If you want something done, however, you’ll generally have to do it yourself.

Now, obviously there are plenty of operations on the war table that you can perform which require no input from you, and certainly you’ll have to perform actions yourself when they relate to your inner circle, but it bears the question, why do you have to do so much mundane nonsense yourself? Here’s an example: there are two camps of significance in the Emprise du Lion zone, between which is a cave system that is absolutely silly with third tier metals. You’d think that a mission sent into the zone could collect any of the metals in that cave, but oops, no, everything you can get from a collection mission is garbage, meaning you have to manually run the tunnel and do it yourself. That sure is a productive use of your time as the Inquisitor, isn’t it? Collecting metals from a relatively safe (once you’ve cleared out the enemies in it) tunnel because your own people are too stupid to manage it? Further, why do you personally have to visit every vendor in the game, directly, if you want to buy their stuff? Just have someone run the errand for you, pay a little more for the service, and save me the trouble of having to reload zones constantly just to check what vendors have in stock, especially since your game takes upwards of two minutes to load a zone, even when it’s installed to the hard drive. It makes sense that you’ll have to lead front line assaults, or perform the vast majority of actions in a zone yourself, but this isn’t Dragon Age: Origins, where you’re a person with a small warband, or Dragon Age 2, where you’re essentially a minor noble; you’re running an entire organized armed force, essentially. Streamline the process a bit. There is literally a vendor stand in the Undercroft you could use for this exact purpose, instead of as a glorified trash bin, so there’s essentially no reason to make the player zone around the free world except to do it.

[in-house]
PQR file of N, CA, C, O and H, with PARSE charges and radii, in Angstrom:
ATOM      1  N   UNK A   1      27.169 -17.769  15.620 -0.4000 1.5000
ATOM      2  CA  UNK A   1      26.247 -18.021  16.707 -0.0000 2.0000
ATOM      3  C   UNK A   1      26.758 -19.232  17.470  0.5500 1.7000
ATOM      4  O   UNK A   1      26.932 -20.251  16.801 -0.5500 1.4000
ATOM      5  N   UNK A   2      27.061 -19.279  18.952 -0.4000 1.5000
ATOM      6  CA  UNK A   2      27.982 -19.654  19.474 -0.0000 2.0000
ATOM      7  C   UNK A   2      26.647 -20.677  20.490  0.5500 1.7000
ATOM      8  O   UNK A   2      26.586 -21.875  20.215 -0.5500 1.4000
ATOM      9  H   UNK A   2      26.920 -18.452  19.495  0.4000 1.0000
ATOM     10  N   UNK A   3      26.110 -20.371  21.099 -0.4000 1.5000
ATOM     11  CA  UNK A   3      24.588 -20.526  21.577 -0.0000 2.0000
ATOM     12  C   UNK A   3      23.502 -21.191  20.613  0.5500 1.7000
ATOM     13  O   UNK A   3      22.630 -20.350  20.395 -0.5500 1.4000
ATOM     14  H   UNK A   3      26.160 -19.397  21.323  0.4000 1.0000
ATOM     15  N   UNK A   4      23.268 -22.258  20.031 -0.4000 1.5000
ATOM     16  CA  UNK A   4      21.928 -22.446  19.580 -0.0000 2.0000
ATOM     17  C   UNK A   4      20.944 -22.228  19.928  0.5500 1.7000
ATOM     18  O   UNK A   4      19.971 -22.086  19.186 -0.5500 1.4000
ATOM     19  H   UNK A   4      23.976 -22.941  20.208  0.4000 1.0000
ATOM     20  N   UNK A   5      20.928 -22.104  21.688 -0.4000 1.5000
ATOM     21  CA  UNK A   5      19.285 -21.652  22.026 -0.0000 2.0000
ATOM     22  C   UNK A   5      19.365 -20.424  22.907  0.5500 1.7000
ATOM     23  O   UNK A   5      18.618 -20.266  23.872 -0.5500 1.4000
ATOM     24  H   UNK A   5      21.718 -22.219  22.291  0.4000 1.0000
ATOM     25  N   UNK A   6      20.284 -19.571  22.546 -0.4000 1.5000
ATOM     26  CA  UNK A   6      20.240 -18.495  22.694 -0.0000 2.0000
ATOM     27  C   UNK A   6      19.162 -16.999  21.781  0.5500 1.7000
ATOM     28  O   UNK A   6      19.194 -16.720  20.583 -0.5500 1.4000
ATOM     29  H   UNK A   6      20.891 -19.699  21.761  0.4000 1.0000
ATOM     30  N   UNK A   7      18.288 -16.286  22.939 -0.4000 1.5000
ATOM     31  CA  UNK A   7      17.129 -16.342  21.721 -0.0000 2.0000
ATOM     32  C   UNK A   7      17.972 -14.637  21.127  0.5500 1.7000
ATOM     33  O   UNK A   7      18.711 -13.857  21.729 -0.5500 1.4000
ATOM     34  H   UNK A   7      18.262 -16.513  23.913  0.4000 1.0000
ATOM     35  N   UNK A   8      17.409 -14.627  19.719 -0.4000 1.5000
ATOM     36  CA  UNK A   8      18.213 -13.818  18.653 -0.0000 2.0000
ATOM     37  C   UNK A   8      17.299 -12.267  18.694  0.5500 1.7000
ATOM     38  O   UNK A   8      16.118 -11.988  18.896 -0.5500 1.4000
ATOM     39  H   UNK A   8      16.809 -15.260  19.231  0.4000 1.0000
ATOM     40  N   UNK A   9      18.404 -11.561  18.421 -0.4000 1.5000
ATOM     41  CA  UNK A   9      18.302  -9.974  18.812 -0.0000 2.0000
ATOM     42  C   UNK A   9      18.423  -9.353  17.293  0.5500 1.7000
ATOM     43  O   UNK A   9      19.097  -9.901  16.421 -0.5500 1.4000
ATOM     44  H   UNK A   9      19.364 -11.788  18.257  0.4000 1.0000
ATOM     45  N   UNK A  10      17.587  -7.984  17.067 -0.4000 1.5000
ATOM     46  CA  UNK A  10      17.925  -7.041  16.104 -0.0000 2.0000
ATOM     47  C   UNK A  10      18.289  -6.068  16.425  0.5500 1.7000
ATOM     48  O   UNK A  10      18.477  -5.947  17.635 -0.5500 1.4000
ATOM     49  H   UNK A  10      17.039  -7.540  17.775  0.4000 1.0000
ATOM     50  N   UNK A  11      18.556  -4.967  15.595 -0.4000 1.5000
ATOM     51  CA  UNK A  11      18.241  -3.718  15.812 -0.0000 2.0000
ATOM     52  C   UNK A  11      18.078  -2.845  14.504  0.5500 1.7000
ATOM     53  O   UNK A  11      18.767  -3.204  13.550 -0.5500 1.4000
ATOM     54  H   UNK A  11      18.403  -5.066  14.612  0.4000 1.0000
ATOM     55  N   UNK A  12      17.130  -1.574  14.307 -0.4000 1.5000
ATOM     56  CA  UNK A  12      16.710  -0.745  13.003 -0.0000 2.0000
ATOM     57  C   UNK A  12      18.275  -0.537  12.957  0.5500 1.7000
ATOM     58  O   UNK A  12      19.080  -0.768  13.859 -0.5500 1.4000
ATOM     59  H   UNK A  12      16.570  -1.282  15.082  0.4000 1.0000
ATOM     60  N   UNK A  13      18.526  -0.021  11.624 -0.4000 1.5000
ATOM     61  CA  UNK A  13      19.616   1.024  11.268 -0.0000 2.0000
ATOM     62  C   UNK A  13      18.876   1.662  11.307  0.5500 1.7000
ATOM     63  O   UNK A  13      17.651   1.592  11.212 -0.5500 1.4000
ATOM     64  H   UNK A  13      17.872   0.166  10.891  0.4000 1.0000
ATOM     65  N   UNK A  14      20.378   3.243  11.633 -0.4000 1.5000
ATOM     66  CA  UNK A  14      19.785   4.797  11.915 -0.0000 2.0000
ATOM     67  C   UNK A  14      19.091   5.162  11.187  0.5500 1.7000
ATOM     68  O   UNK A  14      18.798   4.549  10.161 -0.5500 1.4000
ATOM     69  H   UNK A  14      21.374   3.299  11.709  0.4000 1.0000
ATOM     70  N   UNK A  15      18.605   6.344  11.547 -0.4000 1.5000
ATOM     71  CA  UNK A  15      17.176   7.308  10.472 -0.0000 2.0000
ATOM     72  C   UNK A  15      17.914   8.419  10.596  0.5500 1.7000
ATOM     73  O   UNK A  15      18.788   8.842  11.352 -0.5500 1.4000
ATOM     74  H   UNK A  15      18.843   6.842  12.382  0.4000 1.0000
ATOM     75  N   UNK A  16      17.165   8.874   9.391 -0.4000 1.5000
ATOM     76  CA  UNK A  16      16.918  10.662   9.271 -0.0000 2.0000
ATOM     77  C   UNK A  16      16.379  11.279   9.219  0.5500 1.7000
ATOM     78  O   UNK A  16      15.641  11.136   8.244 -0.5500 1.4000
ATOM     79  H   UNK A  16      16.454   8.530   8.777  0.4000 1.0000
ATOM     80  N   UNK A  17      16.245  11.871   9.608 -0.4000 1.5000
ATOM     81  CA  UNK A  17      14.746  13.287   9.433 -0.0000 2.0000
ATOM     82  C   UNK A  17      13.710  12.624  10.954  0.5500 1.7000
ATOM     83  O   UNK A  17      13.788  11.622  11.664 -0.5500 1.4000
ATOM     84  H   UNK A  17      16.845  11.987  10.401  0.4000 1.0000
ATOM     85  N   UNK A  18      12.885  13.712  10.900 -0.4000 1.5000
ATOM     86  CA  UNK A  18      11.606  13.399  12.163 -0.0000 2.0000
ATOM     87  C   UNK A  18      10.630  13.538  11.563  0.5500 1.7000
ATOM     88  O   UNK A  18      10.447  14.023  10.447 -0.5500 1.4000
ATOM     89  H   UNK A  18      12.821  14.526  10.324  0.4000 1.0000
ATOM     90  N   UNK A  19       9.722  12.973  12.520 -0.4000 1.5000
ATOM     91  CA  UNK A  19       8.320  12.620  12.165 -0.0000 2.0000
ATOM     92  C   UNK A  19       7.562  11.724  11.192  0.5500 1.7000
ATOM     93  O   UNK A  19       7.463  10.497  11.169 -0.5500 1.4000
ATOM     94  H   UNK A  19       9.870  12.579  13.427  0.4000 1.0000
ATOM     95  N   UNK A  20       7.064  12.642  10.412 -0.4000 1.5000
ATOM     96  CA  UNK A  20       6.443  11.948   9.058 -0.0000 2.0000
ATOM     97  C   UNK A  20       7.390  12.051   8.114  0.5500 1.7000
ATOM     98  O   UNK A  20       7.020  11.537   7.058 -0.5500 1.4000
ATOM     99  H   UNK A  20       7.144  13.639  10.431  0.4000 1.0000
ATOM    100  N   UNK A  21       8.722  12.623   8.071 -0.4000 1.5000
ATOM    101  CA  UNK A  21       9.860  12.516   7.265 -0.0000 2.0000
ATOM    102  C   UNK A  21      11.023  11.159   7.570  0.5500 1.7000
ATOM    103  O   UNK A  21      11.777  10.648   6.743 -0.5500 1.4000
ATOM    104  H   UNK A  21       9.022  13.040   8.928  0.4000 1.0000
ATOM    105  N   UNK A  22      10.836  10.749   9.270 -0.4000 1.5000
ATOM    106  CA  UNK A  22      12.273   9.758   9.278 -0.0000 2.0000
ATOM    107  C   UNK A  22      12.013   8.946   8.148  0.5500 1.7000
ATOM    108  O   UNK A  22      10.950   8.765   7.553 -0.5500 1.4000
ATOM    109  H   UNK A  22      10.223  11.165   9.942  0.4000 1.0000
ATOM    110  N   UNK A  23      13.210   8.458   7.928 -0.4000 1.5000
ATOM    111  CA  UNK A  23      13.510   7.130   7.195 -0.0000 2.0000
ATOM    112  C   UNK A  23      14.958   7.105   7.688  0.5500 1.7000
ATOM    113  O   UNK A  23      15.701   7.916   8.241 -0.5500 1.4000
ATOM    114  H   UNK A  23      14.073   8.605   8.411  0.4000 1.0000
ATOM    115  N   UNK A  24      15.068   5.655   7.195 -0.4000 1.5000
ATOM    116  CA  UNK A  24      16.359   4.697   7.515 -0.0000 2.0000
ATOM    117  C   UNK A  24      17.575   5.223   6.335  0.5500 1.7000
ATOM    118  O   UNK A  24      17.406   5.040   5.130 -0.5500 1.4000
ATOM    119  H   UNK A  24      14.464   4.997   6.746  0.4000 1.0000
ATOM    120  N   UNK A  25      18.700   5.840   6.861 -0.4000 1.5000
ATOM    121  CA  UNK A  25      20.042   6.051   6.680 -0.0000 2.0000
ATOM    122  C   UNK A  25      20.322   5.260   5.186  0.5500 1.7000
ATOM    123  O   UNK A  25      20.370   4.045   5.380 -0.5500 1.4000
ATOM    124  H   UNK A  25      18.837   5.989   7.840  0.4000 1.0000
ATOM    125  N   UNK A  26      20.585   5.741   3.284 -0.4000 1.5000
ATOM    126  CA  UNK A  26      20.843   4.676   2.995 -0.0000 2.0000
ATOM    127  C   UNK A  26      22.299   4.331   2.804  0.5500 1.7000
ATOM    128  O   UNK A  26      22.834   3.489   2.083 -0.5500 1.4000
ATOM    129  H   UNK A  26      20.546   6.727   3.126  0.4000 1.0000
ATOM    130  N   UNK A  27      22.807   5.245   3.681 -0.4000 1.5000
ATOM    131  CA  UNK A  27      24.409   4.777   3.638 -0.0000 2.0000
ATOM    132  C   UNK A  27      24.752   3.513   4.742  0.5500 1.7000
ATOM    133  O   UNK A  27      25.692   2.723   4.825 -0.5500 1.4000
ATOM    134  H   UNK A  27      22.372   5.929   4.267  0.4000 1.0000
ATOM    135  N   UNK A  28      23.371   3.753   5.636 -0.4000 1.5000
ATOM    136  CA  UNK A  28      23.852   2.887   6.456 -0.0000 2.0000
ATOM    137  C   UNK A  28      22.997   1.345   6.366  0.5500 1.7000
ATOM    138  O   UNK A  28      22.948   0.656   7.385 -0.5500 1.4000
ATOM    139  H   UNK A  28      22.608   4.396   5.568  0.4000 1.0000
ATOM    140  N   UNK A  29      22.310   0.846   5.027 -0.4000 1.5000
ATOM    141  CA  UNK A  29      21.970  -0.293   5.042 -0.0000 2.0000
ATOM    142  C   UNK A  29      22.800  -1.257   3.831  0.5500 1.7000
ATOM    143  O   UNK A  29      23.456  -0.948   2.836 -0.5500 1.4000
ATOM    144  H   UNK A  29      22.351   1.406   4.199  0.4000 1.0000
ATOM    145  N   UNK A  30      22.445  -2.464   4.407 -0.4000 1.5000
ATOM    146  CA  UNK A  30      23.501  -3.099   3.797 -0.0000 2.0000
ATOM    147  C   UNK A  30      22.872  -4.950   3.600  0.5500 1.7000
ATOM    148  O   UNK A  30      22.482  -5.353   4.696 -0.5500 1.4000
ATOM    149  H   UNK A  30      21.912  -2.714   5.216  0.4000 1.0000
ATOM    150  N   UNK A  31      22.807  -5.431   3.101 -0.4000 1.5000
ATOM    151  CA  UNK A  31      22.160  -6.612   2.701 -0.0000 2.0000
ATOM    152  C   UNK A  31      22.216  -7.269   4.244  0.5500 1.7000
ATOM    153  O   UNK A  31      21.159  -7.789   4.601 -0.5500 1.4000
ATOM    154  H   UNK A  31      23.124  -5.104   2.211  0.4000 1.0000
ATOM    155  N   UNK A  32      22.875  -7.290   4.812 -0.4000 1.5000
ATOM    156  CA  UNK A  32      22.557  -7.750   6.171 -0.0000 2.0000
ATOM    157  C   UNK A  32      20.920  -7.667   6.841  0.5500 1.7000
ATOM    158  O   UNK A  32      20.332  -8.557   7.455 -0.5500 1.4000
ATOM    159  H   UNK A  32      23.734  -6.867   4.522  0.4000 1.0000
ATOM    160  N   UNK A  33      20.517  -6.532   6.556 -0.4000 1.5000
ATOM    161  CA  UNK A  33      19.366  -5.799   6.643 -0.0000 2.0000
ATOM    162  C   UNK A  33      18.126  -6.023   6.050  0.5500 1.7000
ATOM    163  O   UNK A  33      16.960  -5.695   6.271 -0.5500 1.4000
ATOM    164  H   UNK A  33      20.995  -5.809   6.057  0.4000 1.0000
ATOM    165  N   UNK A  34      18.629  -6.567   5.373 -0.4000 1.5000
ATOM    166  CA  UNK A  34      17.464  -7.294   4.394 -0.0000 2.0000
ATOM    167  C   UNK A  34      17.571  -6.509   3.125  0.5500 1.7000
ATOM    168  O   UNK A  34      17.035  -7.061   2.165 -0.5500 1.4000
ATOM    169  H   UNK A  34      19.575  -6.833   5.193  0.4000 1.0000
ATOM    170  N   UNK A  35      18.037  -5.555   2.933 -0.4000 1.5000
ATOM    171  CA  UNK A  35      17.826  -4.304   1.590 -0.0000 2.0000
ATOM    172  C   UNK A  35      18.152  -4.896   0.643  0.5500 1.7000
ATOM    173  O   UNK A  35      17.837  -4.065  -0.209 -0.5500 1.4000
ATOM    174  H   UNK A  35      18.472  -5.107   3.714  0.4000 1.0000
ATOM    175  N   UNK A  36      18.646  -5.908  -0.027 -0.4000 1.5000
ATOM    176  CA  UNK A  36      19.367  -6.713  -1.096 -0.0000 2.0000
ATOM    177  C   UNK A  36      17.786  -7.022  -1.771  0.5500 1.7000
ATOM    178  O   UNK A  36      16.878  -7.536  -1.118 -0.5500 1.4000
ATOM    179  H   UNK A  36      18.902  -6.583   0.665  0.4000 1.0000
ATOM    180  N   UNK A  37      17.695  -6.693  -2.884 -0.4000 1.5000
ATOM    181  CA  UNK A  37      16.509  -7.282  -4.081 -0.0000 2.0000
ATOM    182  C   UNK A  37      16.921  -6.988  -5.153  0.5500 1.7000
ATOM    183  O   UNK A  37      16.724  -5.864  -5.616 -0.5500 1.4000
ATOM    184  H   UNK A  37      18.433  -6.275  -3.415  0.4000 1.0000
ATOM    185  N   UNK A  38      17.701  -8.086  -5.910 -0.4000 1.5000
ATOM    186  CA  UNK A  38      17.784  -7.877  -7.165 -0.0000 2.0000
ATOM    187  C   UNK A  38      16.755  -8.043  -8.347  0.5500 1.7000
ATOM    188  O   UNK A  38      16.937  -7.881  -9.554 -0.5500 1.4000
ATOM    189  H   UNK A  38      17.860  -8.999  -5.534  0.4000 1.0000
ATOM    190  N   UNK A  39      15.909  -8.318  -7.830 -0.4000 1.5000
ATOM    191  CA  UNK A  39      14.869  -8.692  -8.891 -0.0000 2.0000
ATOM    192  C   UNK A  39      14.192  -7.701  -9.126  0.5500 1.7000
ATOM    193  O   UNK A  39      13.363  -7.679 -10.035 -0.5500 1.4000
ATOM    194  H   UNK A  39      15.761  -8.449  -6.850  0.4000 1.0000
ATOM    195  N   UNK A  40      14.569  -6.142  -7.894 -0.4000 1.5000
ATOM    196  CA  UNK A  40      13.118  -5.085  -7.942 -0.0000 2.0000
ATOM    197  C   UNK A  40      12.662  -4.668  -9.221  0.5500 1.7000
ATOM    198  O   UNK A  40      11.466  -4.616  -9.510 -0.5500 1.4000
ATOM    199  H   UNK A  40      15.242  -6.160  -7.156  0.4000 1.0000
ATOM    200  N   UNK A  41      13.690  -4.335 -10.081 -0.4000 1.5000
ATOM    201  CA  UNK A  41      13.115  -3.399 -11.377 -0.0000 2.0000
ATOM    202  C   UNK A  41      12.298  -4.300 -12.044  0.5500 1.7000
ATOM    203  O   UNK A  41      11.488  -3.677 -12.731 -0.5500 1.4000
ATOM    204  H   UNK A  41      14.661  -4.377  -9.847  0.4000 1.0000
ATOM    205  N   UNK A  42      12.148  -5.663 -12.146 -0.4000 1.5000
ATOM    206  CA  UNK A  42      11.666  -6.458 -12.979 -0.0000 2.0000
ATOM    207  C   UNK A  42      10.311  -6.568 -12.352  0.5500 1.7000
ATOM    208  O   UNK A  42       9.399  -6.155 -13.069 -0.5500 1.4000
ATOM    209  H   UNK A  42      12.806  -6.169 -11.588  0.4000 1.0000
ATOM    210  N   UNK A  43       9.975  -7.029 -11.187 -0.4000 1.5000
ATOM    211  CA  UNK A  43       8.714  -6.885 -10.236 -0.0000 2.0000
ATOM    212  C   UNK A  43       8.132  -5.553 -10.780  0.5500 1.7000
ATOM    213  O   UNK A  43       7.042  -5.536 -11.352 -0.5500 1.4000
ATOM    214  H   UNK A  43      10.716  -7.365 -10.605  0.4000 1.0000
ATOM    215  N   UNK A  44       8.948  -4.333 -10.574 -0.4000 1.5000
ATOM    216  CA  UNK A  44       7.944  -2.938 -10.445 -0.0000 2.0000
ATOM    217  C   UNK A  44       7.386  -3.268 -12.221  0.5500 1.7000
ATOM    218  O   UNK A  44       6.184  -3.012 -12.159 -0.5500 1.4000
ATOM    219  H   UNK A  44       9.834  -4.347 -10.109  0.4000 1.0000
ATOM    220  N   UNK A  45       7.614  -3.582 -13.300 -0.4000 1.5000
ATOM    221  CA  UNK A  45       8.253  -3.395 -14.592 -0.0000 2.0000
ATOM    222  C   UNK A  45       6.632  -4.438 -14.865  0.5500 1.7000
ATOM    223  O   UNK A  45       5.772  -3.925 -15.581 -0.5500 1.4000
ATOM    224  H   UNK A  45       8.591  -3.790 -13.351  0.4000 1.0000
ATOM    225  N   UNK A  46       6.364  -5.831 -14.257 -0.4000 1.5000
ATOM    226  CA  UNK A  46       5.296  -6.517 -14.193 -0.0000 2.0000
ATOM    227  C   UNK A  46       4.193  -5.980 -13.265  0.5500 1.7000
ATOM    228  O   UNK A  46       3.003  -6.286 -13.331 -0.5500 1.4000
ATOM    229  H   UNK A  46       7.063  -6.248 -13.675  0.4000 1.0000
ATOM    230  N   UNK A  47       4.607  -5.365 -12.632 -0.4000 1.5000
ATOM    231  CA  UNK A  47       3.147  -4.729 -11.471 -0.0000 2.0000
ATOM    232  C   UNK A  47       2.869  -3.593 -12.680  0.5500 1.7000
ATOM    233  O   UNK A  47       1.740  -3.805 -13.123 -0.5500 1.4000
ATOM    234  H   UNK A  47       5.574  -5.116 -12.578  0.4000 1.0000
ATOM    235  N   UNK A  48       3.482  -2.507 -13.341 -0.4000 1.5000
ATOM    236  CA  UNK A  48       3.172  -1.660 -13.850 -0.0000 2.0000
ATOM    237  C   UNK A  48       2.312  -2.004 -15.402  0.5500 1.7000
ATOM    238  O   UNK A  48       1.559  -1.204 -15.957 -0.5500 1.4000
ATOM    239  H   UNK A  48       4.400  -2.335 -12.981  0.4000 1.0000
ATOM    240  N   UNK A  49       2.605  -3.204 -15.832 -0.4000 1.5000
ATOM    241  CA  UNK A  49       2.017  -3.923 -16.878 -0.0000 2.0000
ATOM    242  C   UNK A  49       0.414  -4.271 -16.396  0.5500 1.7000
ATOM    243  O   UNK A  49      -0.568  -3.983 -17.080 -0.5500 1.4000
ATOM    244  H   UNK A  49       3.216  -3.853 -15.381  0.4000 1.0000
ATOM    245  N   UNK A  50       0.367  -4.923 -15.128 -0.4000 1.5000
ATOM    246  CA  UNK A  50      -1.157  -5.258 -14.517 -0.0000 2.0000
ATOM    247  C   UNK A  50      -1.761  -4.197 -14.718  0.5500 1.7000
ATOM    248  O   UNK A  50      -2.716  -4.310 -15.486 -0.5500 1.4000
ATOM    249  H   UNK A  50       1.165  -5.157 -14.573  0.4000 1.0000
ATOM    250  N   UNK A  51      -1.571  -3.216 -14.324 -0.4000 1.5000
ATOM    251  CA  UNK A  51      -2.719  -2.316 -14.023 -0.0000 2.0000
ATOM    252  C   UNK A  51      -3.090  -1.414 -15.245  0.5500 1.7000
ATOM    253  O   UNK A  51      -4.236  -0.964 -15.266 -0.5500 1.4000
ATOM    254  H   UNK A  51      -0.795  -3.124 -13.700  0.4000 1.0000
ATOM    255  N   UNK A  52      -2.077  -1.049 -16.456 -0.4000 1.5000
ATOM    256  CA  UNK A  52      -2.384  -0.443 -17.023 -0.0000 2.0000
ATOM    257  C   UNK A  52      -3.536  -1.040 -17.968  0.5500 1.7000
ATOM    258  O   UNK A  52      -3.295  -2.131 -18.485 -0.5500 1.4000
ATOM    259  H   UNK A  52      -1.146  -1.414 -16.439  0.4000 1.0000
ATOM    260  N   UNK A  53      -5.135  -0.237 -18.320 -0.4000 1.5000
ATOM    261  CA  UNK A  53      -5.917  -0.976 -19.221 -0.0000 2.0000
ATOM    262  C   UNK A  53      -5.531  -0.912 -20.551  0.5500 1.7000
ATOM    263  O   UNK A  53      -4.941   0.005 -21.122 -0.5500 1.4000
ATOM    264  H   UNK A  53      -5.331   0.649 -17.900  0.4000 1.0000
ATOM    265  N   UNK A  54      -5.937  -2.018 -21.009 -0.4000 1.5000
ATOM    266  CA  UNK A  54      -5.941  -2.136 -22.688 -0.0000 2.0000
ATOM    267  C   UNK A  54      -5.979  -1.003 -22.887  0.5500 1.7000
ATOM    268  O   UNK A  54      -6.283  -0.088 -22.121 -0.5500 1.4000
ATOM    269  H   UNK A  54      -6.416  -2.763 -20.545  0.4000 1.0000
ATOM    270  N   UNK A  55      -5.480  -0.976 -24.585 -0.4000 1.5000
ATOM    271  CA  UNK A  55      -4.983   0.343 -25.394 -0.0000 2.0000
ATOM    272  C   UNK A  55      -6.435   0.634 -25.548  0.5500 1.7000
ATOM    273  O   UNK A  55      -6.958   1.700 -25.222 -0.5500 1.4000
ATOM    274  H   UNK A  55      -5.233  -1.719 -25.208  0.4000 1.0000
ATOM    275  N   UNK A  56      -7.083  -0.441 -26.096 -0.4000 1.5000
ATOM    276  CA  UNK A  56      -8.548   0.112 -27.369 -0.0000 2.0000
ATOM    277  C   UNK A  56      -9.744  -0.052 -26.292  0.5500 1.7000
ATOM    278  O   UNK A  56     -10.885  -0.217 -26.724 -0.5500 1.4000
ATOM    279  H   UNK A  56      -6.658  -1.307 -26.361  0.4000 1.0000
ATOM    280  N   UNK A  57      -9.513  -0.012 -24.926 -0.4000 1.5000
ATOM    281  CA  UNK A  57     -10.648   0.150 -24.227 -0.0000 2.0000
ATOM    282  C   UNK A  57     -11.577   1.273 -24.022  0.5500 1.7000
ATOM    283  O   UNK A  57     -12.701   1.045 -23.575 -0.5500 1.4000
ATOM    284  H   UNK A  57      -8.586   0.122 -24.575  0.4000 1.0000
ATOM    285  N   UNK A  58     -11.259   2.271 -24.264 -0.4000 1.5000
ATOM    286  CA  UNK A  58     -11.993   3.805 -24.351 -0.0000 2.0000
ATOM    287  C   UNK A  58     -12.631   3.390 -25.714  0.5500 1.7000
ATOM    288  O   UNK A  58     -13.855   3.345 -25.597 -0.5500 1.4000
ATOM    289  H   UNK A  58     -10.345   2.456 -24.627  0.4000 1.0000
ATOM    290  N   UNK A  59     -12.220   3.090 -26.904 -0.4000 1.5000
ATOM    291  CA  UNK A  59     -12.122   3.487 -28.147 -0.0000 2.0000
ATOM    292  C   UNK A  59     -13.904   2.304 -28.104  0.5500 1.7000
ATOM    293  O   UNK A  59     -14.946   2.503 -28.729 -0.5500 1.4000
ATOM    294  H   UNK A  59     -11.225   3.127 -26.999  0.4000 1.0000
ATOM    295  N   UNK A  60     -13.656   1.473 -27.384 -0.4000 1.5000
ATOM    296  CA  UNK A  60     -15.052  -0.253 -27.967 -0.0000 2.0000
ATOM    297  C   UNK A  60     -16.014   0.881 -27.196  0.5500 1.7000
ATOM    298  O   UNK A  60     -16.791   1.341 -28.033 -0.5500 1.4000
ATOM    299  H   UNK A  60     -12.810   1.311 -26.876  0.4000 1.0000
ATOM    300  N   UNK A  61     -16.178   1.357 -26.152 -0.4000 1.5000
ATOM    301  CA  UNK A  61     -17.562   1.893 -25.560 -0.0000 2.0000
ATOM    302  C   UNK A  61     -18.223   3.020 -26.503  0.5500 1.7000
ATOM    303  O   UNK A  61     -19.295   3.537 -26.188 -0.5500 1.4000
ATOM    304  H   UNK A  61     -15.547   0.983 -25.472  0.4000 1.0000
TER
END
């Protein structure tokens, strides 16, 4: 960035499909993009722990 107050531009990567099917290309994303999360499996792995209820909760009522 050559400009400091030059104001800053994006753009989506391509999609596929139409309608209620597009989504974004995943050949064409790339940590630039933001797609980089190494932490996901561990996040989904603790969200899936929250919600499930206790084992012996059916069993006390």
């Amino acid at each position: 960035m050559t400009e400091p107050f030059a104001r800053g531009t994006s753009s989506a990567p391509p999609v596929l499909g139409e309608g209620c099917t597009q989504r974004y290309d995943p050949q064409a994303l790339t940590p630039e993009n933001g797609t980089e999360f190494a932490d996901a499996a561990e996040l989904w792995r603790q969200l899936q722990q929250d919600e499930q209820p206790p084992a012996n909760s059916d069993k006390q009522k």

Oh and while we’re on the topic again, good job on leaving out the storage box, AGAIN, guys. I mean come on now, didn’t we just have that conversation two games ago? Jesus Christ.

2.) Carbon-based life forms do not act like this.

There’s an interaction, fairly late in the game, where you talk to Leliana and she instigates a sequence of events that, no matter what, end up with her jacking up a person and holding them up to kill them. In the real world, a person’s opinion of you as a human being are the total sum of your words and actions, and decisions made based on your opinion and observations ultimately are based around those words and actions. In Dragon Age: Inquisition, however, if you answer one of two questions the wrong way in your two hundred or so hours through the game, Leliana will kill this person, then blame you for answering a question wrong a hundred hours ago that you no longer even fucking remember as the reason why she chose this path. It doesn’t matter if you’ve behaved in a fashion that’s been otherwise kind and merciful up to that point, nor does it matter if you say, “No, don’t, stop,” at that moment; all that matters is one of two conversations you had a hundred hours ago, because that will dictate exactly how she responds right now.